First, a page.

There's nothing new about all this, of course. In Britain, ICI began the process in the early '80s, led by the redoubtable Sir John Harvey-Jones. And in the United States, General Electric, under the abrasive but inspirational leadership of Jack Welch, linked job cutbacks to simplified structures and streamlined processes.

Grasping the implications It all spells flexibility. But the new company culture, the new corporate metamorphosis - call it what you will - is doomed to fail unless employees understand and accept all the implications of the corporation's new way of working. This vision is more easily articulated than achieved.

Little doubt exists that British industry has clearly defined its new corporate culture and management style: New technology, new quality standards, new patterns of working are up and running. There's ample evidence, too, that employees are fast shaking off that "comfortable" feeling that came from doing things in the deeply entrenched way in which they were originally trained. Unimpeded by traditional values, more and more people are solving their own problems, developing interpersonal skills and bringing out the best in colleagues.

Waiting to be heard

And yet ... employee communication surveys consistently show that workers remain dissatisfied with information that is coming down the line. Employees remain critical of the ability of top management to provide leadership and direction. In short, the work force is not convinced that the boardroom has learned to listen.

As I see it, communication programmes have been defined; the key issues have been identified; and strategic plans are in place. But the signs are that too many managers are still not prepared to talk candidly with employees.

John Aspery, ABC, an IABC Fellow, is principal of Aspery Associates, public relations consultants, Wayord, U.K.

CEOs SET STANDARDS

Harold Burson, chairman of Buurson-Marsteller, describes characteristics of communicators who measure up to CEO's new standards in a speech at Bank of America's San Francisco Academy, a course designed for senior communication professionals:

"Invariably, they are intelligent-bright, smart, any of those adjectives that apply to those individuals who demonstrate rather quickly a keen intellect. They got their smarts in different ways. Some went to good schools and had high test scores with grades at or near the top of the class. Others were mediocre students, often compensated for by a leadership role in extracurricular activities. Some of these people are intellectuals; others come across as being 'street smart., But no matter how they came to it, you soon recognize that, mentally, they are top rung. Almost instinctively, they project credibility.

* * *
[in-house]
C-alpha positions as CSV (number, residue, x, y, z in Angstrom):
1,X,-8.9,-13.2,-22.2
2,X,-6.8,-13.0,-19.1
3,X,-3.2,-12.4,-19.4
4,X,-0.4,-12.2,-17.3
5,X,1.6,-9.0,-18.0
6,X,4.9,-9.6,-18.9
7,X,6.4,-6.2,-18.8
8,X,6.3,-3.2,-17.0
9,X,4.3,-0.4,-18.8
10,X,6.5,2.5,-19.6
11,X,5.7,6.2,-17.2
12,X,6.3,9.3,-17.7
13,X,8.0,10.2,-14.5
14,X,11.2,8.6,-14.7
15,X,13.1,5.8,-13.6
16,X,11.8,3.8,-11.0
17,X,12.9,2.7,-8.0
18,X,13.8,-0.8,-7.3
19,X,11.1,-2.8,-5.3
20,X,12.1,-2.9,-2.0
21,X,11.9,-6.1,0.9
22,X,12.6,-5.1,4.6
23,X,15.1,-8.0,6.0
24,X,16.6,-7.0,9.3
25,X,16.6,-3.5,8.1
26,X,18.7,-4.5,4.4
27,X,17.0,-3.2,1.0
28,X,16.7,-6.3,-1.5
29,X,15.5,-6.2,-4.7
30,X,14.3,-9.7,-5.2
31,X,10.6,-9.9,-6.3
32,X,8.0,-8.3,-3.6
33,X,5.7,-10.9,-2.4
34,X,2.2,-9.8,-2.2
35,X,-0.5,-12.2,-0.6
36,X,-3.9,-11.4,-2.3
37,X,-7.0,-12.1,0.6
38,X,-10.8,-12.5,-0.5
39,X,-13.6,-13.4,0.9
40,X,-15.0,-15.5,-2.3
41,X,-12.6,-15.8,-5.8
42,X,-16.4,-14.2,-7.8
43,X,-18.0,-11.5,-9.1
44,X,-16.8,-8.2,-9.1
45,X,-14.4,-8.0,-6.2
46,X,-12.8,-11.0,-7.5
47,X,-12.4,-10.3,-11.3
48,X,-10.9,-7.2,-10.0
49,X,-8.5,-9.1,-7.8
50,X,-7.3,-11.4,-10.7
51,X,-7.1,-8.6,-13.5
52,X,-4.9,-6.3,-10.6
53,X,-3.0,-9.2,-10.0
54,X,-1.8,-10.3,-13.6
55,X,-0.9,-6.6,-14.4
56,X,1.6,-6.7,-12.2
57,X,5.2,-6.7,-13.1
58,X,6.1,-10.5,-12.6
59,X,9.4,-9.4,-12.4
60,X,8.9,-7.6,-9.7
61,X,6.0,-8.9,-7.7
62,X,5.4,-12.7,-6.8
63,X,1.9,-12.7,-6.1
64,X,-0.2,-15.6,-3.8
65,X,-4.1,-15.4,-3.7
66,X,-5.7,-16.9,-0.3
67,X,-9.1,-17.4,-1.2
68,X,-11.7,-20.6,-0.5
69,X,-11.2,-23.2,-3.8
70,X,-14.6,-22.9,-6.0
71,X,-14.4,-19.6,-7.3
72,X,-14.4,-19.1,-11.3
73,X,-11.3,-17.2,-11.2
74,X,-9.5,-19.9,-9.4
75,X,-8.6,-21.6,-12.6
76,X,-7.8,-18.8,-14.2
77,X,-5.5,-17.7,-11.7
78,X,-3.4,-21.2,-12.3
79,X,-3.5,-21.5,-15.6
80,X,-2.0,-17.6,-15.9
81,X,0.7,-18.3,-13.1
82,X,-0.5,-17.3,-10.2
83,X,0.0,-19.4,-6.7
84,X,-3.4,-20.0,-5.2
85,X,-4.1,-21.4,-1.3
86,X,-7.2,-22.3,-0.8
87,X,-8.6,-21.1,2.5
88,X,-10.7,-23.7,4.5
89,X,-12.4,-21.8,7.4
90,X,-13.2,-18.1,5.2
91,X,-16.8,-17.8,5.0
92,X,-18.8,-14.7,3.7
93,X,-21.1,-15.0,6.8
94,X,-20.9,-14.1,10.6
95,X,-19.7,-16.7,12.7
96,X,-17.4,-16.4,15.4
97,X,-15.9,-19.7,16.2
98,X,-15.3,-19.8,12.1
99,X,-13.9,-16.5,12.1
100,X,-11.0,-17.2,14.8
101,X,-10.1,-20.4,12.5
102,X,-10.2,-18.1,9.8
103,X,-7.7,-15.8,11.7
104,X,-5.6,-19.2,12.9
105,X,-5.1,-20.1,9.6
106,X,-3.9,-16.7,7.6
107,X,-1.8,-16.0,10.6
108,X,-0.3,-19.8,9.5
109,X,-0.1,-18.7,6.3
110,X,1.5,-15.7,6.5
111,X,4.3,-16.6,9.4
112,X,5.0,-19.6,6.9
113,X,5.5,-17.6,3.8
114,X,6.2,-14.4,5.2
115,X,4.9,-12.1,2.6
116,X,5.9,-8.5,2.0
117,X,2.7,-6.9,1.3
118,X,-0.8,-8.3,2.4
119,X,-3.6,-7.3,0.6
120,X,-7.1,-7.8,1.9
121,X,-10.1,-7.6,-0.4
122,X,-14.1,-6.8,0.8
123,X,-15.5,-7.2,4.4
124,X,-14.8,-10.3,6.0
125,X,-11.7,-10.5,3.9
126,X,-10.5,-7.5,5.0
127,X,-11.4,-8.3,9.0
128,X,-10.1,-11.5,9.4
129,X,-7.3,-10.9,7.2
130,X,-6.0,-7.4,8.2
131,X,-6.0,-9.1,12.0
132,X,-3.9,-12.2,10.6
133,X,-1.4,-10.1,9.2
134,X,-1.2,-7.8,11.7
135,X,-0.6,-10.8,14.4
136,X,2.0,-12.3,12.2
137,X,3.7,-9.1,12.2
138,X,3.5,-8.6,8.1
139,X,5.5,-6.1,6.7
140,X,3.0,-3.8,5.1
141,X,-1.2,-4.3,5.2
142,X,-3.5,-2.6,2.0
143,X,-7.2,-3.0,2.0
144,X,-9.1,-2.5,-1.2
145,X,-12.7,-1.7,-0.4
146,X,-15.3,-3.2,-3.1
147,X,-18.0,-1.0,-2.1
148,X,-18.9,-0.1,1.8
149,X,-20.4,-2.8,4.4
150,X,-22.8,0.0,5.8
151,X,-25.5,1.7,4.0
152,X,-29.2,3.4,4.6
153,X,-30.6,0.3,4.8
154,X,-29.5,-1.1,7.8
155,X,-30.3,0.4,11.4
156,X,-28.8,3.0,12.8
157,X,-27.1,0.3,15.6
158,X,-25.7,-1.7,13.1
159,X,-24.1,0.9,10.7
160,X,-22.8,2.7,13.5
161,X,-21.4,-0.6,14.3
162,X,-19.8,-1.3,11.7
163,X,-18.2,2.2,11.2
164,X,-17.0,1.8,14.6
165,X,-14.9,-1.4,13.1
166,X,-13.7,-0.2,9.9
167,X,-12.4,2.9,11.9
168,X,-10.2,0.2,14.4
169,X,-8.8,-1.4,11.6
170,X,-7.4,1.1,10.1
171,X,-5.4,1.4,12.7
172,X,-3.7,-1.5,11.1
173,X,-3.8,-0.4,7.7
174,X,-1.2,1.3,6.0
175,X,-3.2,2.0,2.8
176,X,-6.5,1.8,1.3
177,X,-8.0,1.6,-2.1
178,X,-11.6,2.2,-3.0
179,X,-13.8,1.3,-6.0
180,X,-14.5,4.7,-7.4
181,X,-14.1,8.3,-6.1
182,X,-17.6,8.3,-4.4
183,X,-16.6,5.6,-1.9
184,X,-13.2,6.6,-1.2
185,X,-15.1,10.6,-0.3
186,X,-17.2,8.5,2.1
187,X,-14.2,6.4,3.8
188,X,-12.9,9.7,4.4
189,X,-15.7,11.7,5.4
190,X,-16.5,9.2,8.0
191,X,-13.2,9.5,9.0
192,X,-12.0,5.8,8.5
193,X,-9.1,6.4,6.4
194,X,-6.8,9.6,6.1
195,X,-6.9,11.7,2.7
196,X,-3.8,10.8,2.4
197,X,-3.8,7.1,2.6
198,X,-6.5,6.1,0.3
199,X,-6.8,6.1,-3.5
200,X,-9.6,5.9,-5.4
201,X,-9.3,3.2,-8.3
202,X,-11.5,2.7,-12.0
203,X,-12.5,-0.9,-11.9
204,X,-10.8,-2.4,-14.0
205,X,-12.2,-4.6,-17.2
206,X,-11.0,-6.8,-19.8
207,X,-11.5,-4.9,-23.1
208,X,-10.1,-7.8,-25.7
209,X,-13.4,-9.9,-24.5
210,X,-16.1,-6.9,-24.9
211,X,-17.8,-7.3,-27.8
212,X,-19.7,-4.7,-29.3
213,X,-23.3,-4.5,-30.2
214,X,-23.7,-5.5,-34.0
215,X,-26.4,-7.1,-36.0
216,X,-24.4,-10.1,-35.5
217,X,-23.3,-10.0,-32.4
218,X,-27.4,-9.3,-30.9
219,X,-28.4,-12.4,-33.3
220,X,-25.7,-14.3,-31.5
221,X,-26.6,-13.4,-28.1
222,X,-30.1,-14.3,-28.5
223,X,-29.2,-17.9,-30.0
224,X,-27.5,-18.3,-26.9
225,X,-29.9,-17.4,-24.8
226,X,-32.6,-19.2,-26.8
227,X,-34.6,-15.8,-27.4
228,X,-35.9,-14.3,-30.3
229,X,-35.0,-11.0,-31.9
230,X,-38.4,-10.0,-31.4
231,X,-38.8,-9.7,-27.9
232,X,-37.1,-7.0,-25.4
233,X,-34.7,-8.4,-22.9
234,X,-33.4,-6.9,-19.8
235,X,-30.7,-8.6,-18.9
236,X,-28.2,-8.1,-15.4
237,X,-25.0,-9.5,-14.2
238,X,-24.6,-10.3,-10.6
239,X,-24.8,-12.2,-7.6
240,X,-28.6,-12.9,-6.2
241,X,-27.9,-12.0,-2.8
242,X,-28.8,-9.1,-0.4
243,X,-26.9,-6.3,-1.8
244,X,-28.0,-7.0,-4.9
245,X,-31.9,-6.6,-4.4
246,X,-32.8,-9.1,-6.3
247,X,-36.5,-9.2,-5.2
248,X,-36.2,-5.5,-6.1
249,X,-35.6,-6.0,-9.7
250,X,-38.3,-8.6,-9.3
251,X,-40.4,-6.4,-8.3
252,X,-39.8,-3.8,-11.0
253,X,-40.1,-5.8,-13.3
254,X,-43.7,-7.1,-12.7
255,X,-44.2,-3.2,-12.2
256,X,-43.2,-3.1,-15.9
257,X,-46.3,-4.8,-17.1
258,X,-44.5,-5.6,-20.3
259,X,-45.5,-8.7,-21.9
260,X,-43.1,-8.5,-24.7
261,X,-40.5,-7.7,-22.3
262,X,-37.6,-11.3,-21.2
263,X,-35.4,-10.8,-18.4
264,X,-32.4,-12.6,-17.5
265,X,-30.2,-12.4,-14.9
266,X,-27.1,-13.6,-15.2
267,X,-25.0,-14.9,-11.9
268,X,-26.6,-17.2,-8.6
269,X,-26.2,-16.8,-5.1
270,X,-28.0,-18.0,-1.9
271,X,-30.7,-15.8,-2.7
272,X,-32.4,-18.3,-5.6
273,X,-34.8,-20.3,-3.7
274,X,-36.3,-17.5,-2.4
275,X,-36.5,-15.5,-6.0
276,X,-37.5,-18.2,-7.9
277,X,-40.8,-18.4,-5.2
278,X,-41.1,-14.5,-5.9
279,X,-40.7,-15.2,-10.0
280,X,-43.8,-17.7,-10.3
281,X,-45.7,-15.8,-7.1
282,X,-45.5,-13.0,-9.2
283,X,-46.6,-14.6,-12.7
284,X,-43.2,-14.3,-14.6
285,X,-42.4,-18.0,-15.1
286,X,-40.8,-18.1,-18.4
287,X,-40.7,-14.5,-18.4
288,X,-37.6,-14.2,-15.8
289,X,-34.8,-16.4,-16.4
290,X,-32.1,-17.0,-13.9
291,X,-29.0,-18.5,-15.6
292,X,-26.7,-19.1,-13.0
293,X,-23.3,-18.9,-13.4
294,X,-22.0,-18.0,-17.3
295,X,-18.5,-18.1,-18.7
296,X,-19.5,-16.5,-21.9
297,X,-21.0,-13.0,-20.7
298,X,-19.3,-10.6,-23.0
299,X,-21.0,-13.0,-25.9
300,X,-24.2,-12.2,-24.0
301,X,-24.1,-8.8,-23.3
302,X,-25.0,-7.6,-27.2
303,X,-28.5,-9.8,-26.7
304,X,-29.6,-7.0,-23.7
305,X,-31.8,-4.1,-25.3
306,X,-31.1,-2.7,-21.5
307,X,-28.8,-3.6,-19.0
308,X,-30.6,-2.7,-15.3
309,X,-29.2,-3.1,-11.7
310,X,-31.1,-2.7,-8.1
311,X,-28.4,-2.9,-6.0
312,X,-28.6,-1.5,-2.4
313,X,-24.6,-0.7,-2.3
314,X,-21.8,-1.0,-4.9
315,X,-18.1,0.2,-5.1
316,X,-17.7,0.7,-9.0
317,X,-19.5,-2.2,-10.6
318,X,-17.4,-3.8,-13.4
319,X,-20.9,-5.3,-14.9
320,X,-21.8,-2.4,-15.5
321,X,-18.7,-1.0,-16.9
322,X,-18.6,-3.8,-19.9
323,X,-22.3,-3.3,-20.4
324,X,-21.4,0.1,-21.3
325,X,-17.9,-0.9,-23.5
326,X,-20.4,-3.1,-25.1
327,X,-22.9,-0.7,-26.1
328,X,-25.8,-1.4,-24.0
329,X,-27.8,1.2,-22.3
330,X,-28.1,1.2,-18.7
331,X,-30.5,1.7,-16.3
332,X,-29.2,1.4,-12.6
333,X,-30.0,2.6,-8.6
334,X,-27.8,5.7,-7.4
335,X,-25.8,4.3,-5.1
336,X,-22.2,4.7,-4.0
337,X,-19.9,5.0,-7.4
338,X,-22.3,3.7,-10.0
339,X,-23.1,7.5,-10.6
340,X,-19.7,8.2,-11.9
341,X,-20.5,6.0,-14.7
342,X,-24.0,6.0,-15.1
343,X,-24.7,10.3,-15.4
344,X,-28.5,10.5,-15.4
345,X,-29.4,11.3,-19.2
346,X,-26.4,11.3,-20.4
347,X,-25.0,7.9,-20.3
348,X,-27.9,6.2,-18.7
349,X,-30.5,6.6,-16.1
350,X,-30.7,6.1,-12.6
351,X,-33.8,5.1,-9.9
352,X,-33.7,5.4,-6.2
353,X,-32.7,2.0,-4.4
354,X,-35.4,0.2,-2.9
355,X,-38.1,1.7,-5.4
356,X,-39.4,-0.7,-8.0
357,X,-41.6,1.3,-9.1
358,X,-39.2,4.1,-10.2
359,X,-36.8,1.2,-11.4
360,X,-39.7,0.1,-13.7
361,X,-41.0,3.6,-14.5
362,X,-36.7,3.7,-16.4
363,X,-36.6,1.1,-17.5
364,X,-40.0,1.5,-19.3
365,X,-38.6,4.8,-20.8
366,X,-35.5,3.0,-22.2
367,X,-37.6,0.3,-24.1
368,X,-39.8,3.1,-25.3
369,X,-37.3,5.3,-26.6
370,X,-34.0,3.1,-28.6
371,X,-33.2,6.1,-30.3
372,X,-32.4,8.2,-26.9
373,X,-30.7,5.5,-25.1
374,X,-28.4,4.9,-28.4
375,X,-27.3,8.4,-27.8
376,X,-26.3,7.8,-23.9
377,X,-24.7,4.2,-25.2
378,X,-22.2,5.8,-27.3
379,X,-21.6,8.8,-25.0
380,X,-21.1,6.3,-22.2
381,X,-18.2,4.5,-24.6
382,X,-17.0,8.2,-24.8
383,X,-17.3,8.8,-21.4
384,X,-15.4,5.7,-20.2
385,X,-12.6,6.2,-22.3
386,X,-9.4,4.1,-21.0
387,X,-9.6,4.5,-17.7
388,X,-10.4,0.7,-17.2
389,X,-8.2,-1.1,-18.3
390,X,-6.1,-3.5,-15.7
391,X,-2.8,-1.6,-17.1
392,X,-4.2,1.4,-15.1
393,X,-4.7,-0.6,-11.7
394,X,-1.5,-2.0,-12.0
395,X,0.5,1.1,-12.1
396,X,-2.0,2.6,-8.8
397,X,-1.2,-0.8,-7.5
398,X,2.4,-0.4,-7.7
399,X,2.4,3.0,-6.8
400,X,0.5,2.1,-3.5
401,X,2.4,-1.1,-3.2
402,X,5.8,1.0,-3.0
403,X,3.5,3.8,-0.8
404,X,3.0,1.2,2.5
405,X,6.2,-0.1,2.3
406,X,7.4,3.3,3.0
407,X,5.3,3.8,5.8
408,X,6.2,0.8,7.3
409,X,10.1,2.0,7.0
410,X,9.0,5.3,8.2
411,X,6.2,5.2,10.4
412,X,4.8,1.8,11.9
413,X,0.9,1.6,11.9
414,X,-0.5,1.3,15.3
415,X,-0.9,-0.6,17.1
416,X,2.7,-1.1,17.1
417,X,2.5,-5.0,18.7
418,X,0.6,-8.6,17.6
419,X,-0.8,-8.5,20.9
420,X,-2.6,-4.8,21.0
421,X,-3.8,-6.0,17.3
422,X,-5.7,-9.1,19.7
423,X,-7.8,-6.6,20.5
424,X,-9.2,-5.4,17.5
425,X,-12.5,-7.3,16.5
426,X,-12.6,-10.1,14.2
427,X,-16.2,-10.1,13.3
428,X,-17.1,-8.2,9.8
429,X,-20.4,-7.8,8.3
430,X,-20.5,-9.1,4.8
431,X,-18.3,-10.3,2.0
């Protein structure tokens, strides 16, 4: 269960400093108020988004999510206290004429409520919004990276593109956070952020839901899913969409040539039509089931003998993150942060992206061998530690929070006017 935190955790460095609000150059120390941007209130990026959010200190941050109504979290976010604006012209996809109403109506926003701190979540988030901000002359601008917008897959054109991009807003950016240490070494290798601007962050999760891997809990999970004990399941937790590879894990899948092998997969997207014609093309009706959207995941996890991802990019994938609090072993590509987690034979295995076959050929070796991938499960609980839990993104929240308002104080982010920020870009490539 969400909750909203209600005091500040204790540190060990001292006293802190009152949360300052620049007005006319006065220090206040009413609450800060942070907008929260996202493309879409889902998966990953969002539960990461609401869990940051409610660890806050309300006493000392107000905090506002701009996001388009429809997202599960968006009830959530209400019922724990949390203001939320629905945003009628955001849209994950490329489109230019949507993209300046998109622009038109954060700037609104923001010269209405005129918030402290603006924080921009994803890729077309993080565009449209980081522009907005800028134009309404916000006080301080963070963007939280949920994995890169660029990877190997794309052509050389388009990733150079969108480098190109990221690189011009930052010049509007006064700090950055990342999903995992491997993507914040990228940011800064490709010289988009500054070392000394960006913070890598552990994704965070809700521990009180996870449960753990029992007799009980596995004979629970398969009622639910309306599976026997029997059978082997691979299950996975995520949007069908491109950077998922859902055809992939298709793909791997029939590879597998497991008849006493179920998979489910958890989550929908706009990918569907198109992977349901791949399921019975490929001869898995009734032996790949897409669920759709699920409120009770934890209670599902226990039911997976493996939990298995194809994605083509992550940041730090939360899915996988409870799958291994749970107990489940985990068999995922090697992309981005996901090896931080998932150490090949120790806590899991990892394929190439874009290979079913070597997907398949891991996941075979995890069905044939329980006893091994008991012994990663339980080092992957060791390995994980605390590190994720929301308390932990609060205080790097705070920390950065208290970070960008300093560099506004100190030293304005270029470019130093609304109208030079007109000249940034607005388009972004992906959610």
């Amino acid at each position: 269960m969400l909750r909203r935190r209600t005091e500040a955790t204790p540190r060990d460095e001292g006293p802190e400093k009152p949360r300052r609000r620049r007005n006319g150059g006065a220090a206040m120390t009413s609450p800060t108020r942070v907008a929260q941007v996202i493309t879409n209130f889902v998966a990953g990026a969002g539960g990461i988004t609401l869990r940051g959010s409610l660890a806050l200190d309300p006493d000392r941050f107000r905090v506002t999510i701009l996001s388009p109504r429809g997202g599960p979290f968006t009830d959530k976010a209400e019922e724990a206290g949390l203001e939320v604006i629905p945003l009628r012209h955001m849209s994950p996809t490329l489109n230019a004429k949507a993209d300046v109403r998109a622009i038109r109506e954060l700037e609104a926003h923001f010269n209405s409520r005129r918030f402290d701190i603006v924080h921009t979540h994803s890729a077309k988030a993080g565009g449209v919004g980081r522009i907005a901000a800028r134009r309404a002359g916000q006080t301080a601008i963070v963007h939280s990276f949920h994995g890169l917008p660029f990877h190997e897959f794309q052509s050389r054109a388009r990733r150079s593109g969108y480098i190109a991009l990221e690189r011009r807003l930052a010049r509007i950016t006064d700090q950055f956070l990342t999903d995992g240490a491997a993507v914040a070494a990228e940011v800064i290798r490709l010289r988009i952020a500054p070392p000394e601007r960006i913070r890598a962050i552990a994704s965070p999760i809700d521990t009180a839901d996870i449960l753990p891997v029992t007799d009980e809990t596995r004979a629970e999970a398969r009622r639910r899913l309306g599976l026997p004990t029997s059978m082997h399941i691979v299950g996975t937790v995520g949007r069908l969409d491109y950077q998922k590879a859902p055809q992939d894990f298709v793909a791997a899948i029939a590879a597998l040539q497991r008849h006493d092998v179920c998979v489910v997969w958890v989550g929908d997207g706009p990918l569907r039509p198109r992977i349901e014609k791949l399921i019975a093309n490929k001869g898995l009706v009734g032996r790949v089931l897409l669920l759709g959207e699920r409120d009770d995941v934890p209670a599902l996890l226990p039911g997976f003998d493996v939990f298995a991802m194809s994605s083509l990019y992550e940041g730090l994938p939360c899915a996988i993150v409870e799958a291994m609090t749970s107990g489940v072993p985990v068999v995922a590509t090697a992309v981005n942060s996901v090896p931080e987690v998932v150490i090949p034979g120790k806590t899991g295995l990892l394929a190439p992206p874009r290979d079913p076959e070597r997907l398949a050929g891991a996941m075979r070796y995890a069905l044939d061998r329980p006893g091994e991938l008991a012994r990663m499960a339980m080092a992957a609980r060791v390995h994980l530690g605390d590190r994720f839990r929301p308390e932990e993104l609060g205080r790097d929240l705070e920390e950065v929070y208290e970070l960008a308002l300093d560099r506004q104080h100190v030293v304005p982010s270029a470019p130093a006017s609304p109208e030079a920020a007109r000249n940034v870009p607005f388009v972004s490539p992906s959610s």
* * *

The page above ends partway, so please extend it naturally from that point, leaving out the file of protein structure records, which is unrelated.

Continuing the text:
"Invariably, they are leaders. They come to a situation and they take charge. And others around them are will to follow their lead. They communicate their leadership in two ways: First by their presence and then by their action, by what they do. Most of them look like leaders. But physical features alone are not the key. It's the way they act, the way they carry them. selves--a reflection, to be sure, of the way they drink of themselves.

Invariably, they know how to get along with people in a work environment. They get along with their superiors, which is a given. But they also get along with those in thew peer group. And they know how to relate to those organizational levels below them, direct reports and otherwise. My longtime associate, Bill Marsteller, used to say 'more people are promoted by their subordinates than by their superiors.' Bill maintained it was the subordinates who made one look good. Also, these people get along with those who disagree with them. They are not thin-skinned.

"Invariably, these people are 'tuned in.' They know what's going on. They know what tomorrows agenda will be. They read a lot; they listen; they observe. Their literary menu consists of one or more daily newspapers, the news magazines, the business magazines--and they can name the guests on the Sunday morning talk shows. They have friends and acquaintances in lots of places; whether they are not personally known, they know exactly where to go for information or help. And equally important, they know when it's time to ask.

"Invariably, these are people of great credibility, people of great integrity. They are people one wants to share confidences with. They can be trusted. Moreover, there's a sense of independence about them; they exude a sense of security. They tell it like it is and it's up to you to make the call. But once the call is made, they're on one team.

"And invariably, these people are good communicators. Almost always verbally. But, with many of them, the written word, too. They know that communication is a two, way proess--that effective communication requires a receiver who senses a relevant message and a persuasive sender. They know that listening to the authence is key and critical to not only delivering the appropriate message, but properly identifying the problem.

But perhaps most important of all, these people know that it's not really good communication that motivates audiences to a desired behavioral pattern. it's really good behavior. Not merely what you say, rather what you do."
COPYRIGHT 1992 International Association of Business Communicators
No portion of this article can be reproduced without the express written permission from the copyright holder.
Copyright 1992, Gale Group. All rights reserved. Gale Group is a Thomson Corporation Company.

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Title Annotation:Section 2: Dealing with Today; Looking Back from the Future; includes related article
Author:Aspery, John
Publication:Communication World
Date:Jan 1, 1992
Words:1734
Previous Article:Latest 'excellence' study results.
Next Article:From Canada to California: new directions in corporate communication.